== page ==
The company criticized Boeing for accepting similar tax reductions.
SEATTLE (AP) -- The parent of European plane maker Airbus might accept tax breaks and other government incentives in the United States that are similar to those it criticized rival Boeing Co. for receiving.
European Aeronautic Defense and Space Co., the majority shareholder of Airbus, is choosing a location for a new U.S. plant where it would assemble aerial refueling tankers if the Air Force picks it instead of Boeing for the multibillion-dollar contract.
The European company will take tax break offers into account, EADS spokesman Guy Hicks said, when it reviews offers collected this week from states including Washington -- home to most of Boeing's commercial airplane manufacturing operations.
"We wouldn't rule out any kind of financial incentive that would go to any other company located in that state," said Hicks. Other considerations will include living costs and access to seaports, he said.
If EADS chooses a site in Washington state, it could qualify for some of the same tax breaks awarded to Chicago-based Boeing when it agreed to assemble its 787 jet there, said Michelle Zahrly, a spokeswoman for the state Department of Community Trade and Economic Development. Three of the state's Economic Development Councils are among the bidders.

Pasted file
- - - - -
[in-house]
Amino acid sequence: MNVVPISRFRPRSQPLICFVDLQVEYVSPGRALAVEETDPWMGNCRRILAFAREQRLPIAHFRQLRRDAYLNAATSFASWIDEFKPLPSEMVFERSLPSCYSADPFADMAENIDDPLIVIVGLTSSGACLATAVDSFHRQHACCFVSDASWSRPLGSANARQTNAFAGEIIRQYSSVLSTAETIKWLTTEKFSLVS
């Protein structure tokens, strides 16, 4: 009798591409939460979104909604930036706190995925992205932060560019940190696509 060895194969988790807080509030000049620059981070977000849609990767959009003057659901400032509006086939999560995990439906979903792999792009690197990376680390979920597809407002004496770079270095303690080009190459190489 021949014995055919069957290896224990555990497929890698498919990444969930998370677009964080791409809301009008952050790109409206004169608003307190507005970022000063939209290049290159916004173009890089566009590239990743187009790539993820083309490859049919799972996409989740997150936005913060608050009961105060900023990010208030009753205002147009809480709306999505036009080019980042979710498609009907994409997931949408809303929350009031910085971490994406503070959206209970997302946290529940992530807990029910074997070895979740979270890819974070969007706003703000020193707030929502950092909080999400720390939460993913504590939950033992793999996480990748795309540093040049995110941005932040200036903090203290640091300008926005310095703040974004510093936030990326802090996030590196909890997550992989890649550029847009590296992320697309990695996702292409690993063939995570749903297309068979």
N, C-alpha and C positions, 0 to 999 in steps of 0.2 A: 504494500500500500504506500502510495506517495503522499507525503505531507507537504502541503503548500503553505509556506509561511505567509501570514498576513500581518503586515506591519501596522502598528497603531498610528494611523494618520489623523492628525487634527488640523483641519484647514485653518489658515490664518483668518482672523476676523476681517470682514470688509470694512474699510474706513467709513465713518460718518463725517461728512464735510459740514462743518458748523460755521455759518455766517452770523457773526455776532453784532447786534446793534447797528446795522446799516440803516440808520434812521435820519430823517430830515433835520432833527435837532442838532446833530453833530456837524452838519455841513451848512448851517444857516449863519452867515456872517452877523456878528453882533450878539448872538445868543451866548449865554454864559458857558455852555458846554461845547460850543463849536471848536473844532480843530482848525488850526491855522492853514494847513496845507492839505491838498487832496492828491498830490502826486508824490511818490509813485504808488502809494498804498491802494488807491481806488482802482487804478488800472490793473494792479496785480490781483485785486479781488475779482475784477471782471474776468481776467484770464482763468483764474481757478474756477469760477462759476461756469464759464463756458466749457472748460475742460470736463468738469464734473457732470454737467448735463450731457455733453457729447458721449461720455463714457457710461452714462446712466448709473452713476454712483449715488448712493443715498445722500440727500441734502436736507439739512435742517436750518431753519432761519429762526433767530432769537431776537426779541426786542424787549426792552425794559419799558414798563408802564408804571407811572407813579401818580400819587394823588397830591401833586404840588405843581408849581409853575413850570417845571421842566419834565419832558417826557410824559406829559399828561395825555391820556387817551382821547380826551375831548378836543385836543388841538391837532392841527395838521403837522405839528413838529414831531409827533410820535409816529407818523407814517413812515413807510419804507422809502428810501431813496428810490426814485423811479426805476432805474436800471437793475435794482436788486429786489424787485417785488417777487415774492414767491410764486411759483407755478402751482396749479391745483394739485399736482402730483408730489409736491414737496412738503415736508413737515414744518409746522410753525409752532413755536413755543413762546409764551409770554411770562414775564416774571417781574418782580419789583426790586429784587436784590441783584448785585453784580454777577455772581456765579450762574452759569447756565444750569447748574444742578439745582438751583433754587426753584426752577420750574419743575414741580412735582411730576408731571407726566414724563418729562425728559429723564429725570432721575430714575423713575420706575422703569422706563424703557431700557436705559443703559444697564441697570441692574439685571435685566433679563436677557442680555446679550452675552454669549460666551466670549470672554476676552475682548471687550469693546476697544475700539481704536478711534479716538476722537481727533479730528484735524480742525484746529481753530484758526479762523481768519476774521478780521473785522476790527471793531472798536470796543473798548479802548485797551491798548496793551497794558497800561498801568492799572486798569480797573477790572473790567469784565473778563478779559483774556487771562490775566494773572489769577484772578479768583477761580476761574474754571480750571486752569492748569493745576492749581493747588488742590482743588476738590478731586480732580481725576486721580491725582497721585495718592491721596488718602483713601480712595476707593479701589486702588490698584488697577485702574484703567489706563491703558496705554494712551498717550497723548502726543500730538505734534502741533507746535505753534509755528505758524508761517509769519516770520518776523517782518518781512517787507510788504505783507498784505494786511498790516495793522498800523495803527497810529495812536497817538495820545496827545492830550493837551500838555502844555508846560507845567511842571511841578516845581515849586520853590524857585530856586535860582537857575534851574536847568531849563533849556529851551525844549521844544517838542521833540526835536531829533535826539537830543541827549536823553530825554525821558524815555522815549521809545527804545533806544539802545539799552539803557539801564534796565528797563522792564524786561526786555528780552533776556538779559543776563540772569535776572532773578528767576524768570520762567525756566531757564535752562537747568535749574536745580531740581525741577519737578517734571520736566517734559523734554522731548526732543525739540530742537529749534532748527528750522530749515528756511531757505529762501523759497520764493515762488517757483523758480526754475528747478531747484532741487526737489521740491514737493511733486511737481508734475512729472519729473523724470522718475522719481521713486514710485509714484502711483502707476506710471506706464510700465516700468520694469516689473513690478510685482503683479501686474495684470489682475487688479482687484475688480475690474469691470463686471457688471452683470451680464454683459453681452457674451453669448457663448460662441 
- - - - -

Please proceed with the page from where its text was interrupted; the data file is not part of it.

In 2003, Washington state lawmakers approved aerospace tax breaks worth $3.2 billion over 20 years on condition that Boeing assemble the "Dreamliner" in Washington. The legislation leaves the door open for EADS to benefit from some of the same largesse, said Zahrly, but it was too early to say how much.
Such a development could complicate the simmering dispute on aid to Airbus and Boeing. The United States filed a complaint with the World Trade Organization last October alleging that Airbus has received $15 million in illegal aid. Later the same day, Brussels retaliated with its own WTO suit citing $23 million in alleged Boeing subsidies.
Both sides agreed in January to suspend WTO hearings and pursue an amicable settlement. But U.S. officials complain their efforts continue to be thwarted by Europe's refusal to stop granting preferential loans and guarantees to fund new Airbus jets, particularly the planned A350, which Airbus is projecting to enter service in 2010.
The mid-sized, long-range A350 would be a direct rival to Boeing's 787, which will carry 259 passengers up to 8,300 nautical miles when it enters service in 2008. Boeing says the possibility of a A350 launch has already slowed 787 orders.
In a recent letter to The Wall Street Journal, Airbus Vice President Clay McConnell said Boeing's tax breaks in Washington state amounted to "WTO-illegal subsidies."
But EADS, which owns 80 percent of Airbus, insists it is not applying double standards. Company spokesman Hicks said EADS considers Boeing's tax breaks illegal because they were for commercial airplanes. If EADS were to win tax concessions for its manufacturing site, he said, they would be for defense work and therefore subject to different guidelines.
Boeing spokesman Russ Young said his company's tax deal in Washington breaks no rules because the same terms are available to all commercial plane makers. He accused EADS of interpreting the regulations selectively to suit its needs.
"On one hand, they're going to attack and insist that these things are prohibited, and then they're going to explain how they're able to capitalize on them," Young said.
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